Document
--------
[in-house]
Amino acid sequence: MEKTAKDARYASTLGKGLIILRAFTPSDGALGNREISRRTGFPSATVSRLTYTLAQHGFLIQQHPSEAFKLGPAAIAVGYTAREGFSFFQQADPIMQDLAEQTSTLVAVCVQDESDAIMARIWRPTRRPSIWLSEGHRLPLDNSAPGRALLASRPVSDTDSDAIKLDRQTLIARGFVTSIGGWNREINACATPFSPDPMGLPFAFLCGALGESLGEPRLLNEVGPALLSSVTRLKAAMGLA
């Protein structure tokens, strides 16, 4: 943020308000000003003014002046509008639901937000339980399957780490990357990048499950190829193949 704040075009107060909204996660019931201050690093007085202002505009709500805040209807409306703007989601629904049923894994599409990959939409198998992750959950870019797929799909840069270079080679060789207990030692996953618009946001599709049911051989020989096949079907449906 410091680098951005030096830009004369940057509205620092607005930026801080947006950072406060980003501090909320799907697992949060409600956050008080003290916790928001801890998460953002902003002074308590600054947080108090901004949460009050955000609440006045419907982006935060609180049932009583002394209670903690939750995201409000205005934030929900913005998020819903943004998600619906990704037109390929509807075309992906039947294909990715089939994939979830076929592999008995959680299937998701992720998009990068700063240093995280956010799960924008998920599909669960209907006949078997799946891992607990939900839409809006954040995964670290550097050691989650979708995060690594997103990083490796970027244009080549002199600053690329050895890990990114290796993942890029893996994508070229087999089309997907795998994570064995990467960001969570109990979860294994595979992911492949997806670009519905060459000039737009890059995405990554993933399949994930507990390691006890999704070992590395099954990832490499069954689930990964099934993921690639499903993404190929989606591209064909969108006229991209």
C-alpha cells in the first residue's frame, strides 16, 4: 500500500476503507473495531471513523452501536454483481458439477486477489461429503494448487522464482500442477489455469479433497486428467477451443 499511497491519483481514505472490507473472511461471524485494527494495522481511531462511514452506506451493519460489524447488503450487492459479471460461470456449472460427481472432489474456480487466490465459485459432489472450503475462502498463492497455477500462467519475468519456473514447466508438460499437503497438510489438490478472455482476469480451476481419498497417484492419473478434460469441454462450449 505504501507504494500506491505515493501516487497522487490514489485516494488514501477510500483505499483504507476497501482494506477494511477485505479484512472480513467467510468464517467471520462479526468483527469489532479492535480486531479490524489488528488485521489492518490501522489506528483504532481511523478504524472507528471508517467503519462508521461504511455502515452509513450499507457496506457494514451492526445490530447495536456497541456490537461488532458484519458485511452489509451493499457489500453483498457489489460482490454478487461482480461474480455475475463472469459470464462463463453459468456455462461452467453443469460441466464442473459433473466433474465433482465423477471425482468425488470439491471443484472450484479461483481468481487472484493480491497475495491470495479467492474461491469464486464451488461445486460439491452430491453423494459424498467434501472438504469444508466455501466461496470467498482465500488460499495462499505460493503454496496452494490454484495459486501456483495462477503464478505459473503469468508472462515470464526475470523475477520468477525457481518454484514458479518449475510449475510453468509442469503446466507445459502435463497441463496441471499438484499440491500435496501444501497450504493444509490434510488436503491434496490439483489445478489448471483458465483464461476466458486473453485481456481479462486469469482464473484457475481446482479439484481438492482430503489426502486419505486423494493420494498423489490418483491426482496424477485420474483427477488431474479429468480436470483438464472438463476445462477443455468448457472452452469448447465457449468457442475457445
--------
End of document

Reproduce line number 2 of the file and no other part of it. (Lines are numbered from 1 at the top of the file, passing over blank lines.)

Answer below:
Amino acid sequence: MEKTAKDARYASTLGKGLIILRAFTPSDGALGNREISRRTGFPSATVSRLTYTLAQHGFLIQQHPSEAFKLGPAAIAVGYTAREGFSFFQQADPIMQDLAEQTSTLVAVCVQDESDAIMARIWRPTRRPSIWLSEGHRLPLDNSAPGRALLASRPVSDTDSDAIKLDRQTLIARGFVTSIGGWNREINACATPFSPDPMGLPFAFLCGALGESLGEPRLLNEVGPALLSSVTRLKAAMGLA